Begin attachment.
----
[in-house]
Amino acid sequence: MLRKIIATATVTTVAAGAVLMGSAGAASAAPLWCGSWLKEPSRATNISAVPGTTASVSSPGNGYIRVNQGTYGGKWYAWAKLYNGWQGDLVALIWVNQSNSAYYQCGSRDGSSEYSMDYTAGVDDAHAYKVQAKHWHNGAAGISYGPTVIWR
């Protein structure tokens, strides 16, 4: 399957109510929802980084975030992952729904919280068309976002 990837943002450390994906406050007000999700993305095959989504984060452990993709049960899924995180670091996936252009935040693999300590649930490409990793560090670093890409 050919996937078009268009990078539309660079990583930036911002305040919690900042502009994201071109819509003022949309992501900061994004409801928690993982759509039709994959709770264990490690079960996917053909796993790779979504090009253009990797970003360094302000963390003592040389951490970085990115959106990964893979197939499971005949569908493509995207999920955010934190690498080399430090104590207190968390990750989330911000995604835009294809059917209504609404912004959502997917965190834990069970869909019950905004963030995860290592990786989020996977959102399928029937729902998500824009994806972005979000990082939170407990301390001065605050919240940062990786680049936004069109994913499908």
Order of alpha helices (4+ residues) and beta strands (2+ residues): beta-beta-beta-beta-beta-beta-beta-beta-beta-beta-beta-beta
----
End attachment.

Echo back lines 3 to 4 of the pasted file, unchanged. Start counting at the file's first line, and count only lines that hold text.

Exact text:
């Protein structure tokens, strides 16, 4: 399957109510929802980084975030992952729904919280068309976002 990837943002450390994906406050007000999700993305095959989504984060452990993709049960899924995180670091996936252009935040693999300590649930490409990793560090670093890409 050919996937078009268009990078539309660079990583930036911002305040919690900042502009994201071109819509003022949309992501900061994004409801928690993982759509039709994959709770264990490690079960996917053909796993790779979504090009253009990797970003360094302000963390003592040389951490970085990115959106990964893979197939499971005949569908493509995207999920955010934190690498080399430090104590207190968390990750989330911000995604835009294809059917209504609404912004959502997917965190834990069970869909019950905004963030995860290592990786989020996977959102399928029937729902998500824009994806972005979000990082939170407990301390001065605050919240940062990786680049936004069109994913499908």
Order of alpha helices (4+ residues) and beta strands (2+ residues): beta-beta-beta-beta-beta-beta-beta-beta-beta-beta-beta-beta